There are more questions than answers, but I think the important thing to take away here is the fact that we can’t judge that someone who has a TV or two instead of a computer is “not poor.” If anything, they are far poorer than they know.
The Huffington Post had an interesting article about a brilliant high school principal in Pennsylvania that was busted sending texts and emails about a special needs (bipolar) student. In these messages, he called the student a “psychopath,” noted that he thought the student might turn into another “Hinckley, Booth, and Oswald,” said that student was “the biggest accident waiting to happen,” and said he thought the student was, “the inspiration for the CSI show on school killing sprees.”
In response to these obviously offensive and completely inappropriate comments, he was suspended for investigation, but then the school board went ahead and reinstated him (a 6 to 3 vote), but noted that he is no longer allowed to work with the school’s special needs students.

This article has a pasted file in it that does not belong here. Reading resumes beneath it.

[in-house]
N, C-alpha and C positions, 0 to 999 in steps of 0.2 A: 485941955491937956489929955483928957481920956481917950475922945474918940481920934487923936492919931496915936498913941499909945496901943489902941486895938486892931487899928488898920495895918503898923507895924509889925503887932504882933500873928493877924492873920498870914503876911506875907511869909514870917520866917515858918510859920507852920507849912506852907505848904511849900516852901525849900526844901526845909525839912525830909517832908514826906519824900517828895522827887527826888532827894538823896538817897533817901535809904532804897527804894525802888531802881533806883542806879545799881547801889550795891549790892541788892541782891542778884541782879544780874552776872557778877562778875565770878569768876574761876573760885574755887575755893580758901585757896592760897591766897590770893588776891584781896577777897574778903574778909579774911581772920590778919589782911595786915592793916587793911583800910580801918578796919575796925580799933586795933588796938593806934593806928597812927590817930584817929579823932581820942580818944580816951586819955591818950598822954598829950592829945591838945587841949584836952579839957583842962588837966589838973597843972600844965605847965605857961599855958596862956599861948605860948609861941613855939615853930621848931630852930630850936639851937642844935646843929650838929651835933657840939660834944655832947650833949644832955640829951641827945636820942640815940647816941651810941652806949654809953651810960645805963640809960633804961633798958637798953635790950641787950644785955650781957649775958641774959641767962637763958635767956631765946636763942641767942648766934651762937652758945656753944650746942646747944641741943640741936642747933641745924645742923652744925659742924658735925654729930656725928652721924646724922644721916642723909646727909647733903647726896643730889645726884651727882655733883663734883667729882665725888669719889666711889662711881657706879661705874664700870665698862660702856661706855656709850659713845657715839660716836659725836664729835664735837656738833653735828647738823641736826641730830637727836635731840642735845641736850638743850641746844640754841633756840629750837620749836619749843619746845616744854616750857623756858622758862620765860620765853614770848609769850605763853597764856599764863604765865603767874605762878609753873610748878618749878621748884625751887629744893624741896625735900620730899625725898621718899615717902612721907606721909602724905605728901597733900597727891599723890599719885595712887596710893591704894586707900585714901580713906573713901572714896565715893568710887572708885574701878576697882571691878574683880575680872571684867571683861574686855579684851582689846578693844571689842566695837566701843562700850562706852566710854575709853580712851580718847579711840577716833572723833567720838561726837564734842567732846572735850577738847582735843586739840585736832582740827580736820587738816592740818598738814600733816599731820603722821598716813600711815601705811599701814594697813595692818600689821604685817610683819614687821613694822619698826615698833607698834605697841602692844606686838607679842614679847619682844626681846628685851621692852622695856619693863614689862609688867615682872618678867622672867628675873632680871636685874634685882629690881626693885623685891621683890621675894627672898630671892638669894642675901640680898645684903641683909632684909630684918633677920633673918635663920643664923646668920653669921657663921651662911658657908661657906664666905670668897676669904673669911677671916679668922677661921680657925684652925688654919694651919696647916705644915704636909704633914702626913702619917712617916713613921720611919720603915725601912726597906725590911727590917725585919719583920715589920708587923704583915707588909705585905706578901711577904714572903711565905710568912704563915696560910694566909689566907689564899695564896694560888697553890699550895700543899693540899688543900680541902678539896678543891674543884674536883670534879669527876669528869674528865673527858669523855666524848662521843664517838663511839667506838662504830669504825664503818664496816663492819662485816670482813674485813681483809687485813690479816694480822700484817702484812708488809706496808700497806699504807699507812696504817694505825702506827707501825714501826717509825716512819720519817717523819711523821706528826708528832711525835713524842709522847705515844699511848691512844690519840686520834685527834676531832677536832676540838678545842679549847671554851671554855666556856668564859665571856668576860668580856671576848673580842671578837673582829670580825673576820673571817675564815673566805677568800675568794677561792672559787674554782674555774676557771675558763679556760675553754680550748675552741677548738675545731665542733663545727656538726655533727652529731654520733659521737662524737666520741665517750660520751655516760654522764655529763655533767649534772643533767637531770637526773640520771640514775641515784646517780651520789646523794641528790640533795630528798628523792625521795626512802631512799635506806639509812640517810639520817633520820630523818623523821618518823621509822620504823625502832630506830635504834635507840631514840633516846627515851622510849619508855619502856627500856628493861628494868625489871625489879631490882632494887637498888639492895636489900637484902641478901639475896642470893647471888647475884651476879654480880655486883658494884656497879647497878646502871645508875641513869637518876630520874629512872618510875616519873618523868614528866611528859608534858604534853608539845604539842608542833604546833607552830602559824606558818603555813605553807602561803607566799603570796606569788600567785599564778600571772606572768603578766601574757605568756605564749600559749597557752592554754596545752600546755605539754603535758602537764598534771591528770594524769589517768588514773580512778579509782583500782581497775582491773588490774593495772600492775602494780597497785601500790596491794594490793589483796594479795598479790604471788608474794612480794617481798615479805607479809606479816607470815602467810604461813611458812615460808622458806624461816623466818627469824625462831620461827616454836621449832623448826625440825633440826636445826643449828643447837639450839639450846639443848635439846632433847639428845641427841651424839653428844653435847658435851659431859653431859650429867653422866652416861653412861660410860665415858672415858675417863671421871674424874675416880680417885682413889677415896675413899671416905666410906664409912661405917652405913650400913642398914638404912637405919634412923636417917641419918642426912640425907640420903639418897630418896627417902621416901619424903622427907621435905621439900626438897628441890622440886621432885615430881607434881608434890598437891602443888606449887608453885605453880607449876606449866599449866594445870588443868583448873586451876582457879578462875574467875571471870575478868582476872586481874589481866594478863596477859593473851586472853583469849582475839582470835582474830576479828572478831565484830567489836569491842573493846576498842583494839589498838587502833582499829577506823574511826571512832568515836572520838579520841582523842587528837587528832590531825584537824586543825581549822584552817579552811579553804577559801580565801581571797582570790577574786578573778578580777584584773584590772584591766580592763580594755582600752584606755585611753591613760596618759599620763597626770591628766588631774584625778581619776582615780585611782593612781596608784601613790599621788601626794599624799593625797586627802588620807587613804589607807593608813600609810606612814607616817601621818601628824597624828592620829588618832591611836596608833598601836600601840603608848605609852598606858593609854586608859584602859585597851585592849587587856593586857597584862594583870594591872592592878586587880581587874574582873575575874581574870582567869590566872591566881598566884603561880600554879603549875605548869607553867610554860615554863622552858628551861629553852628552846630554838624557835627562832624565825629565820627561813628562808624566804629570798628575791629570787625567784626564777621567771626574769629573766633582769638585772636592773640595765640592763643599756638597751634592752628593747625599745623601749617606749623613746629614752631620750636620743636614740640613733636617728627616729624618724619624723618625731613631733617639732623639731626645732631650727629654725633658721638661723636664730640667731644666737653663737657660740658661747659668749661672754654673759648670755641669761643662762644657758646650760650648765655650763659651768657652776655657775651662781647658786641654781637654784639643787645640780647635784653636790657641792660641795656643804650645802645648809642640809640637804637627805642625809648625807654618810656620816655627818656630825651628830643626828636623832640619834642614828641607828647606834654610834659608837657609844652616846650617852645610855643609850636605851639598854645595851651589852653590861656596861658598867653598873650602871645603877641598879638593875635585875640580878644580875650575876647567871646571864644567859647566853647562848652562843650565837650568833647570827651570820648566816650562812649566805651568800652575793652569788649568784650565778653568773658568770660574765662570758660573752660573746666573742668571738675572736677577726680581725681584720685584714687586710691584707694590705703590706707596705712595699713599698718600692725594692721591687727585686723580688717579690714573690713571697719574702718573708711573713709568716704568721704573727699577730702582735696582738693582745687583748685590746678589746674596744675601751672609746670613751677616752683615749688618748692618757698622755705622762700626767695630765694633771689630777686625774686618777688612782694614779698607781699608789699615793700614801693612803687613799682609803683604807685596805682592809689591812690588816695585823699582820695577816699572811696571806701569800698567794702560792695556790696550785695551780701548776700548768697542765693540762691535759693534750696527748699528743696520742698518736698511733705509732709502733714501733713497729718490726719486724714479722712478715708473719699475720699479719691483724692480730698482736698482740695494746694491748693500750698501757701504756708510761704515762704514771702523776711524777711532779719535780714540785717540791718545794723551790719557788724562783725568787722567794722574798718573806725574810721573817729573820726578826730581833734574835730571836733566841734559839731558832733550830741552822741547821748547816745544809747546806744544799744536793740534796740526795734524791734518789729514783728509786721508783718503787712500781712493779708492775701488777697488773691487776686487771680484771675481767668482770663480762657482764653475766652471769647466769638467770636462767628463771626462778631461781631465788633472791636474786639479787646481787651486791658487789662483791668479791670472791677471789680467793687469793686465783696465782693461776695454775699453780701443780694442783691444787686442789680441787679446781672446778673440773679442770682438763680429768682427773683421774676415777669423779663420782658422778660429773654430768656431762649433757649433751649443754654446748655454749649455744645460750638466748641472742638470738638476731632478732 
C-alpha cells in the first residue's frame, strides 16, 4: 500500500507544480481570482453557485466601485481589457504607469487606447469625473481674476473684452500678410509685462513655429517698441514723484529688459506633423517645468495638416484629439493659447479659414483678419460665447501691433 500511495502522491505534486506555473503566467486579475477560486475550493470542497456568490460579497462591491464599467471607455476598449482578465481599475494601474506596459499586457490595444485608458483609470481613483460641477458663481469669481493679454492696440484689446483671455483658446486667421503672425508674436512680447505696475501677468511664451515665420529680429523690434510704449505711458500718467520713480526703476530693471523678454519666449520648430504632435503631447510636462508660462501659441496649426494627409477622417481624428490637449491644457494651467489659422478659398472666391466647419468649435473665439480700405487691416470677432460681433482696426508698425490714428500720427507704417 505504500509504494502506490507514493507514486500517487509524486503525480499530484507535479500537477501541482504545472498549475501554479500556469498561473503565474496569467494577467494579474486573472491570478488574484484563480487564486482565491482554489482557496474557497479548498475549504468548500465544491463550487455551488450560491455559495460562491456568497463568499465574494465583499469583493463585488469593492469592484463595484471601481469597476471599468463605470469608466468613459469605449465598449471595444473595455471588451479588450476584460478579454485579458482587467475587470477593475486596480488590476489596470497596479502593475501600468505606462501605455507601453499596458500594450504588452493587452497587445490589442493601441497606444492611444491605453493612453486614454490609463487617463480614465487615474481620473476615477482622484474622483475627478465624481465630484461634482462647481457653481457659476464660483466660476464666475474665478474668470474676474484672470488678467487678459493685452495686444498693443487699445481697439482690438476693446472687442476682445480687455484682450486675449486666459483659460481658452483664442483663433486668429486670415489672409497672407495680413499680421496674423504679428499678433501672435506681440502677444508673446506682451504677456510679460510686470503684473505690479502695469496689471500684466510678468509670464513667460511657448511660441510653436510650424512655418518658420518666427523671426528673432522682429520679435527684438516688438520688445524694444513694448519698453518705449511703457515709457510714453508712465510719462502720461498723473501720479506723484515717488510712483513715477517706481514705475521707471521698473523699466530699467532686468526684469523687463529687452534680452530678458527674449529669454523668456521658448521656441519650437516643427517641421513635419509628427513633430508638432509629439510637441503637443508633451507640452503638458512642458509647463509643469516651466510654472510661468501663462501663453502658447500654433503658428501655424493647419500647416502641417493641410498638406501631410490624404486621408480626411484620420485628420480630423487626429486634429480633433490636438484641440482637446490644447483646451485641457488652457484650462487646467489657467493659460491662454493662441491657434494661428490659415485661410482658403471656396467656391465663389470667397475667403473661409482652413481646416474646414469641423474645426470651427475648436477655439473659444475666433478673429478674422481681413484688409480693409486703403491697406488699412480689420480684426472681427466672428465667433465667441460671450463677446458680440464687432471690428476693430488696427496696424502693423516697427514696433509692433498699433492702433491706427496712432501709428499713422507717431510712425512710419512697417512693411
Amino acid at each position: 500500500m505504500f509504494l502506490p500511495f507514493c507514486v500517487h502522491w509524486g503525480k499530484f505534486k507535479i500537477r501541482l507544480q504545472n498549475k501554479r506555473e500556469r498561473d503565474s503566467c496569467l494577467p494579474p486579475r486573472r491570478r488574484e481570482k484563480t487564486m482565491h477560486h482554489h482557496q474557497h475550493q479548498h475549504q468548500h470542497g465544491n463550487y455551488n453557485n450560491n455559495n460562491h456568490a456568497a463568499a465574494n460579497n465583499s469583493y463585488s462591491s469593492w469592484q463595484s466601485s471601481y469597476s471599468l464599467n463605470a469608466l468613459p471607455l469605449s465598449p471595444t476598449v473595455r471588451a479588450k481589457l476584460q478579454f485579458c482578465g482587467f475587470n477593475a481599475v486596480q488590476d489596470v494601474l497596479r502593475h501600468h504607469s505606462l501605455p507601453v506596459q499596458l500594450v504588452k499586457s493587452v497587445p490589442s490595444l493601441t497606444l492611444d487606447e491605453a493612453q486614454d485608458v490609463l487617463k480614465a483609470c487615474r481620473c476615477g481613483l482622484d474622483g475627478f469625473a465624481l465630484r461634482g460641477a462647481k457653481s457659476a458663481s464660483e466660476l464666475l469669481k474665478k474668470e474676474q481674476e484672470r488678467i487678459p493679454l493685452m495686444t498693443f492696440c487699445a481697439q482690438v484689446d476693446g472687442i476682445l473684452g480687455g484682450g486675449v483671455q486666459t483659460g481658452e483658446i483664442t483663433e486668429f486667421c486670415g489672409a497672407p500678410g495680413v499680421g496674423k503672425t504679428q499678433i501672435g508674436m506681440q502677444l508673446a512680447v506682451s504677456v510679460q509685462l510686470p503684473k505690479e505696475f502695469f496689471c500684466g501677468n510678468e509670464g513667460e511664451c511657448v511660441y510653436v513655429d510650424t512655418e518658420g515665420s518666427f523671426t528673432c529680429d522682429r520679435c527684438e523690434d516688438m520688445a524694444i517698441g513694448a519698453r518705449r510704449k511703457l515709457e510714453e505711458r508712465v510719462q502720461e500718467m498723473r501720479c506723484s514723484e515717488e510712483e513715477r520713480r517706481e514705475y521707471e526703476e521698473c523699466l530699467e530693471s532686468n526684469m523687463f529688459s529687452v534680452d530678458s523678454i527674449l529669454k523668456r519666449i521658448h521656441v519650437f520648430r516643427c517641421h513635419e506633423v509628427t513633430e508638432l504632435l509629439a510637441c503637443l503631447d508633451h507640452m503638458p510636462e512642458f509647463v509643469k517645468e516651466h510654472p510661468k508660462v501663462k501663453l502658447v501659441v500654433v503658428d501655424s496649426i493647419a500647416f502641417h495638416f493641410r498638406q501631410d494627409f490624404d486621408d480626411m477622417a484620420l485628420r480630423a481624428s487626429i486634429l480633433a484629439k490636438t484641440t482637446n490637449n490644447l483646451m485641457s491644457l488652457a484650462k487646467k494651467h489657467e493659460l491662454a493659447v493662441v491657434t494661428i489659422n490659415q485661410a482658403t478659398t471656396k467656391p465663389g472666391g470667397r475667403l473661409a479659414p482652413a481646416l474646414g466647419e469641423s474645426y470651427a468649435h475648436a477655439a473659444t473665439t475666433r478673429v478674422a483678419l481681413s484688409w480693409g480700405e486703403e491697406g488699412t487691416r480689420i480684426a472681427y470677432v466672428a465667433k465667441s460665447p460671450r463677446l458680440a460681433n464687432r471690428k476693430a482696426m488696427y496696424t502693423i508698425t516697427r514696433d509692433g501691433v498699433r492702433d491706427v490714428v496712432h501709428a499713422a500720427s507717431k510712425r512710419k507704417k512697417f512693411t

Okay, so let’s think about this.
The guy isn’t bright enough to know that everything he says about students is available through the open records act. Yet he’s bright enough to run a school? Somehow, me thinks he’s too stupid to be in charge of that school. Especially with those types of comments. (And the fact that the reason he was caught was that he sent the text during a meeting with the student and the student’s parent!)
Next up – he’s allowed to be the principal, but he can’t work with special needs students. Hello? That’s like saying, hey, I know you molested an 8 year old, so you don’t get to work with any more 8 year olds. But go ahead and keep on working at an elementary school. The guy has proven he is not appropriate to work with part of the student body, why keep him? And the fact that this kid is now going to school knowing that his (or her – student not identified) principal thinks that he/she is crazy. Wow. That’ll make him/her feel great about school! And the fact that the board doesn’t care about him/her is going to make him/her feel great, too.
Why do we excuse behavior when it comes from adults who should know better? Especially when it makes the kids suffer? If I was in that town, I’d be looking forward to the elections to get rid of those six school board members…